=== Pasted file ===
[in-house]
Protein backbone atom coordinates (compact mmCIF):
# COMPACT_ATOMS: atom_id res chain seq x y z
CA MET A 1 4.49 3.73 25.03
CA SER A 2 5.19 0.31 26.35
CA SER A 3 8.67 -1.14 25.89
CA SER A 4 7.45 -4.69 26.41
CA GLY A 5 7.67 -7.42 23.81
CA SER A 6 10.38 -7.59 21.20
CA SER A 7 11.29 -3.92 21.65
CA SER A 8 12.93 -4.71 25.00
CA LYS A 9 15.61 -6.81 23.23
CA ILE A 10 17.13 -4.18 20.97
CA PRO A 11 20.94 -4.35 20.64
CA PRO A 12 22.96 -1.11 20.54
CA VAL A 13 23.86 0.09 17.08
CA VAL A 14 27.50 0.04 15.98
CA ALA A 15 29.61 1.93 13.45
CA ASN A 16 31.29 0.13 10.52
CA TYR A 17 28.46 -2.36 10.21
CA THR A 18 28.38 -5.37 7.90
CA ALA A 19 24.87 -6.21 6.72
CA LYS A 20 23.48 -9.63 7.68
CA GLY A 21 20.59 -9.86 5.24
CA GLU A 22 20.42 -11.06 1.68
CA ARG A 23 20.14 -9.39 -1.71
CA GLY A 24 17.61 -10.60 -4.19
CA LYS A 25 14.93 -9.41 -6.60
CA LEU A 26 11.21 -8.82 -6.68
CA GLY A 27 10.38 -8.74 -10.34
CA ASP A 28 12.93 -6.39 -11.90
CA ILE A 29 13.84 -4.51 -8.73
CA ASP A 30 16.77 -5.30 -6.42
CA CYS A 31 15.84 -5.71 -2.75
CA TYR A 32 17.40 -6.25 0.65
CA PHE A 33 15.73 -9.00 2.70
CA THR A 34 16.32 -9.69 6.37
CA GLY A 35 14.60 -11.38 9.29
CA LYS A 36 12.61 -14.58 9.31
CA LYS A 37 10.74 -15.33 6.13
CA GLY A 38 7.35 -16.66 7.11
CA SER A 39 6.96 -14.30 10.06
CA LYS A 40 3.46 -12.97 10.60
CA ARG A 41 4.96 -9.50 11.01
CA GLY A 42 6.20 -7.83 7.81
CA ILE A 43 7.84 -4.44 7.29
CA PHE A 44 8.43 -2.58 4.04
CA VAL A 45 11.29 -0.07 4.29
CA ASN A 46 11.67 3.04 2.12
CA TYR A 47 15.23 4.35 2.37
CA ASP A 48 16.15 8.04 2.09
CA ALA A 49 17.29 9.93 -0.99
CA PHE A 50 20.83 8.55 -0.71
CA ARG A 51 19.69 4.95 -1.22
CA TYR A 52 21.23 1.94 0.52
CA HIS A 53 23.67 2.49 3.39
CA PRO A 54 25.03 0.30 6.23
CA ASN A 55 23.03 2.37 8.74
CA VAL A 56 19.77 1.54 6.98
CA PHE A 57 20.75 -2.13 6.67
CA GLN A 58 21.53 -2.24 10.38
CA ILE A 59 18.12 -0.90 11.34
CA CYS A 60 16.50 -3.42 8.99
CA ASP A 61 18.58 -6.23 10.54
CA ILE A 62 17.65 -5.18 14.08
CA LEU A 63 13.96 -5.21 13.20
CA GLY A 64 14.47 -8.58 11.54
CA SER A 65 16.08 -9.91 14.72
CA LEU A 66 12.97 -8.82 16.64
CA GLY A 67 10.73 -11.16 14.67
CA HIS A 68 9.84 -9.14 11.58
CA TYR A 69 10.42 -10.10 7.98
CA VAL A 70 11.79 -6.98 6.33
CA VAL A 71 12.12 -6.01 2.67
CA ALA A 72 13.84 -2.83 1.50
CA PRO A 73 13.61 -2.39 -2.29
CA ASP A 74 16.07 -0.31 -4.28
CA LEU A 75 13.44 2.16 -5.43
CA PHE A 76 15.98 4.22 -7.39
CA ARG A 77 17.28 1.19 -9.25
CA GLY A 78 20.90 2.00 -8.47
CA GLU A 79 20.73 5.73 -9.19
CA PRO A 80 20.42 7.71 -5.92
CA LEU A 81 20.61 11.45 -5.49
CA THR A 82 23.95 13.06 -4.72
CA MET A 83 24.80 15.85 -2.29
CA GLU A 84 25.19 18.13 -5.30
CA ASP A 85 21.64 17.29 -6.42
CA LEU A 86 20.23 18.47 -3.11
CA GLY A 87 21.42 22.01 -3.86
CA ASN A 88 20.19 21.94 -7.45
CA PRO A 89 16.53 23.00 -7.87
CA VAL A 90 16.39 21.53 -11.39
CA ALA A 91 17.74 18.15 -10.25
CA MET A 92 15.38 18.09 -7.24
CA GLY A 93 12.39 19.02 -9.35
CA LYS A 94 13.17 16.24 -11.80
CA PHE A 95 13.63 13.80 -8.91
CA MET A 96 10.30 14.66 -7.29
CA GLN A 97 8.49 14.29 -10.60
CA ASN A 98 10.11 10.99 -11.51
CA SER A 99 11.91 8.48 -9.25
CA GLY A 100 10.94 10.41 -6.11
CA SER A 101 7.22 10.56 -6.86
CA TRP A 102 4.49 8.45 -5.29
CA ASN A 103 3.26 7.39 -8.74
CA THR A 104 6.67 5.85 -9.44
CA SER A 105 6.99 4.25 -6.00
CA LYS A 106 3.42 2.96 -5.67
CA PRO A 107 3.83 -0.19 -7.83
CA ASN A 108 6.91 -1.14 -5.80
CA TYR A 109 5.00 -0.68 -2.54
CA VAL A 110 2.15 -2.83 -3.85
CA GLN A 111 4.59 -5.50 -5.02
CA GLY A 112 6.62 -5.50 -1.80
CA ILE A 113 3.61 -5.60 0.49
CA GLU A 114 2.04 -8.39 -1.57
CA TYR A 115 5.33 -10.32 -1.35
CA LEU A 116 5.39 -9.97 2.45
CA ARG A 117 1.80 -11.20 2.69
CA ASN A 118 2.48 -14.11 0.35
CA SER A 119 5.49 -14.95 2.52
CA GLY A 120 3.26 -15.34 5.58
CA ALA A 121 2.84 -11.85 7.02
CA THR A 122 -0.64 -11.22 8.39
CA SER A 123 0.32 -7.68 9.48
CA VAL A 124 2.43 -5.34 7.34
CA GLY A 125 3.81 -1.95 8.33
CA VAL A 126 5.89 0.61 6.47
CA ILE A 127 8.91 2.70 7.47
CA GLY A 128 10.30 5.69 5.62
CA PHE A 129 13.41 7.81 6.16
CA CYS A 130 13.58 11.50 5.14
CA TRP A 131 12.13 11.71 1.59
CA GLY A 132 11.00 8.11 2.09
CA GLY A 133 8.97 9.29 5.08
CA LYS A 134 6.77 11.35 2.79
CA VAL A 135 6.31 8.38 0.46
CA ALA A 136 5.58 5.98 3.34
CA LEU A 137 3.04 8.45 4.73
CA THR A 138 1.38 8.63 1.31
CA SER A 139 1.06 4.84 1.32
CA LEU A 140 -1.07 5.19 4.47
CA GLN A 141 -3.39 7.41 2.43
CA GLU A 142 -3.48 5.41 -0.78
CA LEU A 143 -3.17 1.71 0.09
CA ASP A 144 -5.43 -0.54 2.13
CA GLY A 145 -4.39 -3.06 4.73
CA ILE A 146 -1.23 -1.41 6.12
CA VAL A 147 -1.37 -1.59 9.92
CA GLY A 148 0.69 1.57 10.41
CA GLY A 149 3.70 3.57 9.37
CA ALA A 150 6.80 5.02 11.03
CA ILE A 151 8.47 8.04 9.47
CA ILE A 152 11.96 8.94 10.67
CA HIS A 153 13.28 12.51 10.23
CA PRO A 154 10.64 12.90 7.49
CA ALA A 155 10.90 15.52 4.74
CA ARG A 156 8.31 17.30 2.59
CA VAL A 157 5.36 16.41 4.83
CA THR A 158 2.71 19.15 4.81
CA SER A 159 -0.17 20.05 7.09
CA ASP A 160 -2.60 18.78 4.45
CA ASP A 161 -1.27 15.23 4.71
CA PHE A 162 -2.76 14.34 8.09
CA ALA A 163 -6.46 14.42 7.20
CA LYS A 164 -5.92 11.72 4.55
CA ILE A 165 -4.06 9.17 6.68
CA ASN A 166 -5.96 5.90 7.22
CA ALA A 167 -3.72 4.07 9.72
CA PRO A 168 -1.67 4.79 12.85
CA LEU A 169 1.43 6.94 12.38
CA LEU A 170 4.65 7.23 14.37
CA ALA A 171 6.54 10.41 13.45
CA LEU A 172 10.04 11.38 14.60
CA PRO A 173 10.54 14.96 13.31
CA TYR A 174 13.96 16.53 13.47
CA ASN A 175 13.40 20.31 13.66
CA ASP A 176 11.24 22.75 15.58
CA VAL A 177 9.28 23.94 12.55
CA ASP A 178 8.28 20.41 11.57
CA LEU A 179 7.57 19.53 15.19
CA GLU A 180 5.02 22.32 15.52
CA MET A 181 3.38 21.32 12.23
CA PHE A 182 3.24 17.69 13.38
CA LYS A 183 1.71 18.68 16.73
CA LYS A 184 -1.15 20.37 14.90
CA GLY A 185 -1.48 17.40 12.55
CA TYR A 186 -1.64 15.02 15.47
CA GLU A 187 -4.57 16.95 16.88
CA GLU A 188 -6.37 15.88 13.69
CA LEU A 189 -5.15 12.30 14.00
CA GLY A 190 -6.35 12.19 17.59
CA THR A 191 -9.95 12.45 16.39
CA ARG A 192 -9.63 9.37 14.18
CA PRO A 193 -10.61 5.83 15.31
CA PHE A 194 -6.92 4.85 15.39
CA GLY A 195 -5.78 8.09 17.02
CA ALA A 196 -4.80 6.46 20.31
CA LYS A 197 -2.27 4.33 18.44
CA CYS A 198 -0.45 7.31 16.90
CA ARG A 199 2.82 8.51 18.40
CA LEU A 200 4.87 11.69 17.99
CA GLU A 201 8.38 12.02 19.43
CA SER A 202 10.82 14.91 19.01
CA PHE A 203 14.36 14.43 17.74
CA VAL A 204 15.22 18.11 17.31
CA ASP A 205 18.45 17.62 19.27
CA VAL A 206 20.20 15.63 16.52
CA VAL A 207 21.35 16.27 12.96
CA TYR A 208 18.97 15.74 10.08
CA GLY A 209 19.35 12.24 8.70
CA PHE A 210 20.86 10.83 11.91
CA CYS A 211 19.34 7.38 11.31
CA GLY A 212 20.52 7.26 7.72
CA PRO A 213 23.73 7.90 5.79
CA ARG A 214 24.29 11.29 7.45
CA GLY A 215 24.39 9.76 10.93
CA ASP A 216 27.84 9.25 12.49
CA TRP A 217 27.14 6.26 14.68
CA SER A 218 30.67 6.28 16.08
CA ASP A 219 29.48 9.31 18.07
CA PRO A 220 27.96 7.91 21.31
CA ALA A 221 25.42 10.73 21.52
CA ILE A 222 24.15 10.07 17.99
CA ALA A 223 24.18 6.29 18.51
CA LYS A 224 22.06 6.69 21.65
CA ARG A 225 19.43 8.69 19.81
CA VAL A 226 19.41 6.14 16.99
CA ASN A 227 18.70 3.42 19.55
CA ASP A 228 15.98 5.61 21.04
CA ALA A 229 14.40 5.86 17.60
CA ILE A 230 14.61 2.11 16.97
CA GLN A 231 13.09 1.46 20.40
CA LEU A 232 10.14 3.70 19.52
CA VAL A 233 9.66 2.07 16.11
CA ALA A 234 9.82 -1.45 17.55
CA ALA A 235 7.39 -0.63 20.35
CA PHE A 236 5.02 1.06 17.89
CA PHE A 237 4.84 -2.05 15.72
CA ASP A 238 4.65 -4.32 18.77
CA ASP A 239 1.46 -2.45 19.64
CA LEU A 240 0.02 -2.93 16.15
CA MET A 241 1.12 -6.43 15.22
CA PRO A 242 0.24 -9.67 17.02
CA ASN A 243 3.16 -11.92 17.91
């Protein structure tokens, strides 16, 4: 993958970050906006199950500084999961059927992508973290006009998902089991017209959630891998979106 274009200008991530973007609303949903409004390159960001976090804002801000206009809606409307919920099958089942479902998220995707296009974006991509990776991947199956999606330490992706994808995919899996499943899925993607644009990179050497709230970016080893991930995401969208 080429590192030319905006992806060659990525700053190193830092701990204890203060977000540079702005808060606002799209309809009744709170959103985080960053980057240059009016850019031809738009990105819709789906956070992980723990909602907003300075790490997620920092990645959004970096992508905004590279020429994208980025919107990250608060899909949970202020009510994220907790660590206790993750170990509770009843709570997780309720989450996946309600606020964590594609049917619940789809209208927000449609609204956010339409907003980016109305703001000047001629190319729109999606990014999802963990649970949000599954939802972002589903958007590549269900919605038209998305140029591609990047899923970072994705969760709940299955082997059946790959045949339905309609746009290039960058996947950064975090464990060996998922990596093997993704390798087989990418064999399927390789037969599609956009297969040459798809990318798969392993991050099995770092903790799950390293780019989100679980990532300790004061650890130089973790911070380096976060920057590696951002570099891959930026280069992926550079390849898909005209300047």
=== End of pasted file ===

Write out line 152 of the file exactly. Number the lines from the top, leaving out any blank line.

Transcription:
CA GLY A 149 3.70 3.57 9.37